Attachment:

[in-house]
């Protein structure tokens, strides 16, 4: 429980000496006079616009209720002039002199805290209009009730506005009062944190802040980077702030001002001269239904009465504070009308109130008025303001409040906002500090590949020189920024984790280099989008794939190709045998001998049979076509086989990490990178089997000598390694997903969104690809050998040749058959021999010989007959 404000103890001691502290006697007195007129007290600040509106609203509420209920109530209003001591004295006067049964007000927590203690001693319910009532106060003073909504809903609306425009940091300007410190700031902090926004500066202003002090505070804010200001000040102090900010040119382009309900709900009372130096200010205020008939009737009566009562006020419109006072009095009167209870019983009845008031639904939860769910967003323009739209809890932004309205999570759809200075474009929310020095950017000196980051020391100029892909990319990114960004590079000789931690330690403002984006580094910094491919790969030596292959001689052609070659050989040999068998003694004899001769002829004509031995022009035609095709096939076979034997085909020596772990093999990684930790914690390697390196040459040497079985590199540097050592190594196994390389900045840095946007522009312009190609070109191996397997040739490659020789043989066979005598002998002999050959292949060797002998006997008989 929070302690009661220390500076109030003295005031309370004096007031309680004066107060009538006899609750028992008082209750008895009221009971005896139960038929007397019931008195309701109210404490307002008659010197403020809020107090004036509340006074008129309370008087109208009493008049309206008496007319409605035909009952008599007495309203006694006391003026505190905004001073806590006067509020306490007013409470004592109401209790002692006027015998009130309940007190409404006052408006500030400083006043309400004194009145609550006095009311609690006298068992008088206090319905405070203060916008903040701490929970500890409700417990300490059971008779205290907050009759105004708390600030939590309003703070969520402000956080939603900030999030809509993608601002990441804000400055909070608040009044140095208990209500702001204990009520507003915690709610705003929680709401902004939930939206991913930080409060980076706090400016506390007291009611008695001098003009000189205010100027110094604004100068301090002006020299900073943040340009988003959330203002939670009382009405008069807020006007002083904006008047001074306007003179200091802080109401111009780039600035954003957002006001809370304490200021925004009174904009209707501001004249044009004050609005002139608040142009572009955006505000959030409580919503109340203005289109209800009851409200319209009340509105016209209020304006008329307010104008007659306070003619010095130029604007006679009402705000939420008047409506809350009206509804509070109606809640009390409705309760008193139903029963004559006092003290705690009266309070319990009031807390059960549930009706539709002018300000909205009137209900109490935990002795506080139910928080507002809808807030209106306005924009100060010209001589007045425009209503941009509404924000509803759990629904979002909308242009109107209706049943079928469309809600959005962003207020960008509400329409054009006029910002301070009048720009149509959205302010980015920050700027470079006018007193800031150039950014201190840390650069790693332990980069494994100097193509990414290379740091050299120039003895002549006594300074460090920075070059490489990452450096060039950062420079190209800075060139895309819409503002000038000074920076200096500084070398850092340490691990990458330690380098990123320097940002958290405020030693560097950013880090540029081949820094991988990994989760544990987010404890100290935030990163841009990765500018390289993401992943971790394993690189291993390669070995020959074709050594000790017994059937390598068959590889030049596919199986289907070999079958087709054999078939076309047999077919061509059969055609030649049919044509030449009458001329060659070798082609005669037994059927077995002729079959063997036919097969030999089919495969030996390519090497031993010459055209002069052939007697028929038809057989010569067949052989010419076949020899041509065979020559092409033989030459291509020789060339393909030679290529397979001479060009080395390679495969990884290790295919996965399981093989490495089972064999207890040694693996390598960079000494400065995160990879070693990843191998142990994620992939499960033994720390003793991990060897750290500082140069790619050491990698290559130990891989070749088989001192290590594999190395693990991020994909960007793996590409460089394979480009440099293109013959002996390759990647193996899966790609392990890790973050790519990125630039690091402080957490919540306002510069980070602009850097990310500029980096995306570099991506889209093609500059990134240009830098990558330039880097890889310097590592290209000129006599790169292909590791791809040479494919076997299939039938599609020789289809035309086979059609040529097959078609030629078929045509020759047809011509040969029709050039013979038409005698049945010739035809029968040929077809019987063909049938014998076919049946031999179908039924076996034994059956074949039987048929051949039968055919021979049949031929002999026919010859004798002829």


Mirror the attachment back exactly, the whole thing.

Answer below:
[in-house]
């Protein structure tokens, strides 16, 4: 429980000496006079616009209720002039002199805290209009009730506005009062944190802040980077702030001002001269239904009465504070009308109130008025303001409040906002500090590949020189920024984790280099989008794939190709045998001998049979076509086989990490990178089997000598390694997903969104690809050998040749058959021999010989007959 404000103890001691502290006697007195007129007290600040509106609203509420209920109530209003001591004295006067049964007000927590203690001693319910009532106060003073909504809903609306425009940091300007410190700031902090926004500066202003002090505070804010200001000040102090900010040119382009309900709900009372130096200010205020008939009737009566009562006020419109006072009095009167209870019983009845008031639904939860769910967003323009739209809890932004309205999570759809200075474009929310020095950017000196980051020391100029892909990319990114960004590079000789931690330690403002984006580094910094491919790969030596292959001689052609070659050989040999068998003694004899001769002829004509031995022009035609095709096939076979034997085909020596772990093999990684930790914690390697390196040459040497079985590199540097050592190594196994390389900045840095946007522009312009190609070109191996397997040739490659020789043989066979005598002998002999050959292949060797002998006997008989 929070302690009661220390500076109030003295005031309370004096007031309680004066107060009538006899609750028992008082209750008895009221009971005896139960038929007397019931008195309701109210404490307002008659010197403020809020107090004036509340006074008129309370008087109208009493008049309206008496007319409605035909009952008599007495309203006694006391003026505190905004001073806590006067509020306490007013409470004592109401209790002692006027015998009130309940007190409404006052408006500030400083006043309400004194009145609550006095009311609690006298068992008088206090319905405070203060916008903040701490929970500890409700417990300490059971008779205290907050009759105004708390600030939590309003703070969520402000956080939603900030999030809509993608601002990441804000400055909070608040009044140095208990209500702001204990009520507003915690709610705003929680709401902004939930939206991913930080409060980076706090400016506390007291009611008695001098003009000189205010100027110094604004100068301090002006020299900073943040340009988003959330203002939670009382009405008069807020006007002083904006008047001074306007003179200091802080109401111009780039600035954003957002006001809370304490200021925004009174904009209707501001004249044009004050609005002139608040142009572009955006505000959030409580919503109340203005289109209800009851409200319209009340509105016209209020304006008329307010104008007659306070003619010095130029604007006679009402705000939420008047409506809350009206509804509070109606809640009390409705309760008193139903029963004559006092003290705690009266309070319990009031807390059960549930009706539709002018300000909205009137209900109490935990002795506080139910928080507002809808807030209106306005924009100060010209001589007045425009209503941009509404924000509803759990629904979002909308242009109107209706049943079928469309809600959005962003207020960008509400329409054009006029910002301070009048720009149509959205302010980015920050700027470079006018007193800031150039950014201190840390650069790693332990980069494994100097193509990414290379740091050299120039003895002549006594300074460090920075070059490489990452450096060039950062420079190209800075060139895309819409503002000038000074920076200096500084070398850092340490691990990458330690380098990123320097940002958290405020030693560097950013880090540029081949820094991988990994989760544990987010404890100290935030990163841009990765500018390289993401992943971790394993690189291993390669070995020959074709050594000790017994059937390598068959590889030049596919199986289907070999079958087709054999078939076309047999077919061509059969055609030649049919044509030449009458001329060659070798082609005669037994059927077995002729079959063997036919097969030999089919495969030996390519090497031993010459055209002069052939007697028929038809057989010569067949052989010419076949020899041509065979020559092409033989030459291509020789060339393909030679290529397979001479060009080395390679495969990884290790295919996965399981093989490495089972064999207890040694693996390598960079000494400065995160990879070693990843191998142990994620992939499960033994720390003793991990060897750290500082140069790619050491990698290559130990891989070749088989001192290590594999190395693990991020994909960007793996590409460089394979480009440099293109013959002996390759990647193996899966790609392990890790973050790519990125630039690091402080957490919540306002510069980070602009850097990310500029980096995306570099991506889209093609500059990134240009830098990558330039880097890889310097590592290209000129006599790169292909590791791809040479494919076997299939039938599609020789289809035309086979059609040529097959078609030629078929045509020759047809011509040969029709050039013979038409005698049945010739035809029968040929077809019987063909049938014998076919049946031999179908039924076996034994059956074949039987048929051949039968055919021979049949031929002999026919010859004798002829």